Eldritch Abominations are a a form of inhuman character, threat, or plot device, depending on just how inhuman they are. As a trope, they most commonly occur in the Cosmic Horror subgenre. Exactly what constitutes an Eldritch Abomination varies from critter to critter and setting to setting, but that undefinable indescribable unpronounceable nature is a good place to start. Eldritch Abominations aren't native to here, at least not if here is any place that normal folks (or humanity itself) belong. Most importantly, they are rare or unique. If an Eldritch Abomination becomes common place, then the concept has lost something - it's not just the Monster of the Week or a random Dungeon Denizen, it's mind-wrenching horror from beyond. Pure living Nightmare Fuel.
List of traits many Eldritch Abominations share:
- Tentacles, lots of tentacles
- Mismatched amalgamation of different species
- Draconic, squamous, reptilian, often winged
- Batrachian, amphibian, slick and slimy, bulging and inflating
- Molluscoid, octopoidal, (did I mention "Tentacles, lots of tentacles"?)
- Arthropodal, insectoid, crustacean, possibly with pincers or eye-stalks
- Osteicthyean, piscene, possibly with bulging fish eyes or heaving gills
- Indistinct, undulating, or ever changing.
- Literally indescribable, either not describable by human language or not parsable by human minds.
- Non-euclidean, possibly a result of higher dimensionality. See Alien Geometries.
- So bizarre it drives you mad just to look upon it. See Go Mad From The Revelation
- Alien and unearthly.
- Mentally alien, not driven by understandable terrestrial motives.
- Physically alien, it doesn't fit anywhere in our taxonomic tables.
- Not even based on folklore, it's just a random assemblage of weirdness.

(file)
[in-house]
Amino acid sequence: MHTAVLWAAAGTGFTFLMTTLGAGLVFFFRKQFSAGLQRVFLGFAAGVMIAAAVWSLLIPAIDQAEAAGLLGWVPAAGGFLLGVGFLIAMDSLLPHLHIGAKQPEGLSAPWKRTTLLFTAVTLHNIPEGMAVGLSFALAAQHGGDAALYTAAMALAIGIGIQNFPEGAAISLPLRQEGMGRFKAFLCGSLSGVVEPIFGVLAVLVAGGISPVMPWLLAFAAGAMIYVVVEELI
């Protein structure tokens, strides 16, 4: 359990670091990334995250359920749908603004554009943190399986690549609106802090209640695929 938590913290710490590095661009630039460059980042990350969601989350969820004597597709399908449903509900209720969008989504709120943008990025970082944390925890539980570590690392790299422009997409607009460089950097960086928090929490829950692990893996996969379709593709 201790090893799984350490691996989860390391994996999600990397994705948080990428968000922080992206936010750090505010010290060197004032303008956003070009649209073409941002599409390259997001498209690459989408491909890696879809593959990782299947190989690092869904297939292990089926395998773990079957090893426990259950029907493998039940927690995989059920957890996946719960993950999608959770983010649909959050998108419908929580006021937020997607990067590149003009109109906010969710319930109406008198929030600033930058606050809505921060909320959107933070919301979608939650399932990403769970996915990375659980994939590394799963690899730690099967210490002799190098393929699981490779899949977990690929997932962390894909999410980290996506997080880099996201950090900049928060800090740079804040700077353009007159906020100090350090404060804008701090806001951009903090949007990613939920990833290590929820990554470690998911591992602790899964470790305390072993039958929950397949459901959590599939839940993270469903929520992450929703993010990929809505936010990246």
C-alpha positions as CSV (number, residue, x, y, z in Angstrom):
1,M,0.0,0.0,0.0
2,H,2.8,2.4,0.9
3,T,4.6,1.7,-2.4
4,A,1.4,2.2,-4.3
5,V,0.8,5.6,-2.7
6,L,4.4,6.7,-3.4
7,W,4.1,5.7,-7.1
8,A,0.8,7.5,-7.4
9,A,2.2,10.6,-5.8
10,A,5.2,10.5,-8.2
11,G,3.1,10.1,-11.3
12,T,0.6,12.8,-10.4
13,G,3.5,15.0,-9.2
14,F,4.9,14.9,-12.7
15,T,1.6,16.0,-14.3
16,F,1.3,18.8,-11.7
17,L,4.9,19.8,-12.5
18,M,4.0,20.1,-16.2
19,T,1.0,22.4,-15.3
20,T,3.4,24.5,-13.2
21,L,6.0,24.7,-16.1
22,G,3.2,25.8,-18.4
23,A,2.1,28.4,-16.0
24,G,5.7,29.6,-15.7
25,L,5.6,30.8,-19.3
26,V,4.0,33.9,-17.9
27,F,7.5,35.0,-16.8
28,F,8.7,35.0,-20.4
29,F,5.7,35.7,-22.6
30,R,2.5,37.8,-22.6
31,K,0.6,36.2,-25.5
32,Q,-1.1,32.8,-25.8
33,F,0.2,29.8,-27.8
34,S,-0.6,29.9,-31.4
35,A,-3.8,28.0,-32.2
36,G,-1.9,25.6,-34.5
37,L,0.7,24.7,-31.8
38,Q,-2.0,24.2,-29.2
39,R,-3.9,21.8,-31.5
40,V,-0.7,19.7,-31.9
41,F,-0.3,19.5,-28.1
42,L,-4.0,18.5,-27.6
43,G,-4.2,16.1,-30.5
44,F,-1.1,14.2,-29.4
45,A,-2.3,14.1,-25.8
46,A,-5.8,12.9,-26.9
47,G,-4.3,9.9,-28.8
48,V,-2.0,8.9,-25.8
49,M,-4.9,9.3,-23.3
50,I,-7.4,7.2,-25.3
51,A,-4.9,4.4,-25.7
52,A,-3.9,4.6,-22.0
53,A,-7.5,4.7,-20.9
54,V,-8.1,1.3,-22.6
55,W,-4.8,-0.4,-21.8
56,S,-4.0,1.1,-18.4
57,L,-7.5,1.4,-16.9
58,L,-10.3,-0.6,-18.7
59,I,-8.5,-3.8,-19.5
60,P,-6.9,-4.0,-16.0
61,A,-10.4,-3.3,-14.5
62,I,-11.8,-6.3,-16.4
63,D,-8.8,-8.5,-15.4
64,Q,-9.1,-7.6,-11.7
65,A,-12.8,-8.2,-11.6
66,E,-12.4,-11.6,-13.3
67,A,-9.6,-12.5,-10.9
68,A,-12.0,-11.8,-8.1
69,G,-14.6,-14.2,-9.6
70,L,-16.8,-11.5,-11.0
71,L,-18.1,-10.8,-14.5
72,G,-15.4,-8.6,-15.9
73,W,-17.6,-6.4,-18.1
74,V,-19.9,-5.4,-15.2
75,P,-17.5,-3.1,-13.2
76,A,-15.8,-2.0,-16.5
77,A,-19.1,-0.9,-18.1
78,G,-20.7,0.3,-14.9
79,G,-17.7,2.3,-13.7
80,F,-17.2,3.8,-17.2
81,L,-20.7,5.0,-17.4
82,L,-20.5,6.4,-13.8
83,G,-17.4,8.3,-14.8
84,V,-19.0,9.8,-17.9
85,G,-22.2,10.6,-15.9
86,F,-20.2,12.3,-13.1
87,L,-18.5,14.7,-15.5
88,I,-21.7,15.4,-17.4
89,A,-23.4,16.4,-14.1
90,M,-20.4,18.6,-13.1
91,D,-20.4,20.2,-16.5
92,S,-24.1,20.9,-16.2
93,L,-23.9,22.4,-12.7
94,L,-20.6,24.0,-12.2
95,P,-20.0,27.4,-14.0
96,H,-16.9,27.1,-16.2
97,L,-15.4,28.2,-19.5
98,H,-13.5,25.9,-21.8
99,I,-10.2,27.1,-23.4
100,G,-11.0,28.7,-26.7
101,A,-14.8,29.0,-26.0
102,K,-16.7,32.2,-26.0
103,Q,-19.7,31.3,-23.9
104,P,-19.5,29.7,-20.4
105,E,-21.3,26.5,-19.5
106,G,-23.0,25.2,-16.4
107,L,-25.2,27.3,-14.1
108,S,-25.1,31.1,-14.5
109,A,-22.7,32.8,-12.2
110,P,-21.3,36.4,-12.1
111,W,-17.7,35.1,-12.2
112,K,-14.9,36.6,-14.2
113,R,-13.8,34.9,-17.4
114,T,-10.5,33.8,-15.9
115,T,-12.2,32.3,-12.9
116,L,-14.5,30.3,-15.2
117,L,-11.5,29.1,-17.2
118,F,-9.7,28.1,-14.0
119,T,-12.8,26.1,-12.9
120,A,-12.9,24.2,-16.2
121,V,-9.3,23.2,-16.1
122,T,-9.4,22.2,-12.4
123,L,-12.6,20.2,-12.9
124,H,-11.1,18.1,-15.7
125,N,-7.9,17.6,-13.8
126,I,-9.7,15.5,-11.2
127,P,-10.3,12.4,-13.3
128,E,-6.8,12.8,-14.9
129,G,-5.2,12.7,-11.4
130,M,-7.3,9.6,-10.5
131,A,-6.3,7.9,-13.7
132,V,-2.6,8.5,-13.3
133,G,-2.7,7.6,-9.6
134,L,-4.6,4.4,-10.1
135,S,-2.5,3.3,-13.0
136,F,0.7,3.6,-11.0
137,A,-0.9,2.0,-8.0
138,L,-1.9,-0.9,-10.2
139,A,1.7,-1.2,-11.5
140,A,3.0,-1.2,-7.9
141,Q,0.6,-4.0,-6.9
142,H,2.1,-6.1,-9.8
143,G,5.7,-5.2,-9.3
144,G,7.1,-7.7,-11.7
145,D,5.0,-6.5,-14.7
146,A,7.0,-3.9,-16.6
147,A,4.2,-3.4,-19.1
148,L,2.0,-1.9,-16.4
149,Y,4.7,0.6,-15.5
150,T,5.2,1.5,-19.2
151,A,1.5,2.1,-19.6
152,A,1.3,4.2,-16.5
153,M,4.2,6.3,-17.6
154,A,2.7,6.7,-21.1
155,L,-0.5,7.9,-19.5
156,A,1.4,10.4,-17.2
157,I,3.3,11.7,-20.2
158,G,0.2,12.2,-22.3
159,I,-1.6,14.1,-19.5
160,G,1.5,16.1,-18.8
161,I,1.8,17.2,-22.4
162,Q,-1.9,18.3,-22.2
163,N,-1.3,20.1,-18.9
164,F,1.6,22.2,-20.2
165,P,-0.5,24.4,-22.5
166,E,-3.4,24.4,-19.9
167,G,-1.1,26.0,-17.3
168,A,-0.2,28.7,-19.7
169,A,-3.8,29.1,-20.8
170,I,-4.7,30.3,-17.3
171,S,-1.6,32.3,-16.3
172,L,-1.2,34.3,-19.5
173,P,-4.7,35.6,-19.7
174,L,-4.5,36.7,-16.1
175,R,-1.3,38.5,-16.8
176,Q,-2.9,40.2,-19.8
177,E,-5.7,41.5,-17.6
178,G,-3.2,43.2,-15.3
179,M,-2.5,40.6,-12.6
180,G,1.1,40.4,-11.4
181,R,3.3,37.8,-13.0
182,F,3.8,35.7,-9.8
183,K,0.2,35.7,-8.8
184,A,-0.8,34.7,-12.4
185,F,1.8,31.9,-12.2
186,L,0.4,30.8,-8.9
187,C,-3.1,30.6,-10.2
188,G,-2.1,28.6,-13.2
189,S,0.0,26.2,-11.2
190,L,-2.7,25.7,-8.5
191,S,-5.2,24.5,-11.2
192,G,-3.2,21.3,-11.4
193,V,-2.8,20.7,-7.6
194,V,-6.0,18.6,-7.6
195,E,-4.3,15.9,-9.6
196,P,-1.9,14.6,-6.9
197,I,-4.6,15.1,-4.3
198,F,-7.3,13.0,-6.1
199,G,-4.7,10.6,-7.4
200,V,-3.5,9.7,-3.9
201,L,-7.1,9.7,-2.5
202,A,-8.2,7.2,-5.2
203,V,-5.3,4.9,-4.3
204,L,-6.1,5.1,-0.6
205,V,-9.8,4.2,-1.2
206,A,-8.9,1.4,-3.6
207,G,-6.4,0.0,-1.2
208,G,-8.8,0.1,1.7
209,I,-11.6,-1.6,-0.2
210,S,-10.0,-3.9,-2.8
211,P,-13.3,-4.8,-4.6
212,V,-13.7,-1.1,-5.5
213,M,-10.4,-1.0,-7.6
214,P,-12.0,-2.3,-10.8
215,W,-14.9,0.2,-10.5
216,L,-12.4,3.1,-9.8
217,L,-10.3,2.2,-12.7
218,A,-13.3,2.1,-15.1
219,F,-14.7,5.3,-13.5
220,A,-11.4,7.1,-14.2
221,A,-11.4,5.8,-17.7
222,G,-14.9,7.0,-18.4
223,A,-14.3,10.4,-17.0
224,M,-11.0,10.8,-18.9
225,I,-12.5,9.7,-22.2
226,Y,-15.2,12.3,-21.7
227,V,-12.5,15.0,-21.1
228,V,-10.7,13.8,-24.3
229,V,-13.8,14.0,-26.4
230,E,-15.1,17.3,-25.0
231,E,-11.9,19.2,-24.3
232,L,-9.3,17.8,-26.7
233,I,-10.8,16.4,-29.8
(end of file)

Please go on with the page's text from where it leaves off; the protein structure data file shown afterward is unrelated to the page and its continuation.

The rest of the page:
- Resides (or is imprisoned) Beneath the Earth or at the Bottom of the Sea.
- Worshiped, summoned, or called by evil cultists.
- Slimy. May leave a trail of residue or mucous.
- Tentacles, lots of tentacles.
- Immensely huge.
- Extra or misplaced facial features. Too many eyes. Mouths in all the wrong places, etc.
- Distinct odor, which serves as a clue it was here, or as a brief foreshadowing just before it eats you.
- Bizarre abstract technology, math, and/or magic that our puny human brains can't understand.
- Tentacles, lots of tentacles.
- The works of H.P. Lovecraft feature many Eldritch Abominations.
- The RPG Call of Cthulhu has many such creatures in it.
- The spin-off Trail of Cthulhu RPG (which combines Call of Cthulhu with Pelgrane's GUMSHOE system) has excellent sections on the Gods and Monsters of the Cthulhu Mythos, along with advice on flavorful ways to use them (and hint at them) in an RPG, possible symbolic interpretations, clues to what's been at the crime scene, etc.
Game and Story Use
- Should be used rarely, so as to preserve maximum impact. When the monster defies all attempts at description, that should be a cue to the players that this is a threat to be taken very seriously.
- Entire campaigns could be based around trying to prevent ever having to encounter one of these things. If the Players are on their game, the cultists will be stopped before this thing is unleashed. If the players dither too much, they'll face one in the climactic showdown. If the players really blow it, the thing will have had time to awake, adapt, feed, and grow, and all the world will be in jeopardy.
- May be the last thing you see before waking up days later, uncertain how you escaped or where you've been.
- May be the last thing you see before going stark raving incurably mad.
- May be the last thing you see.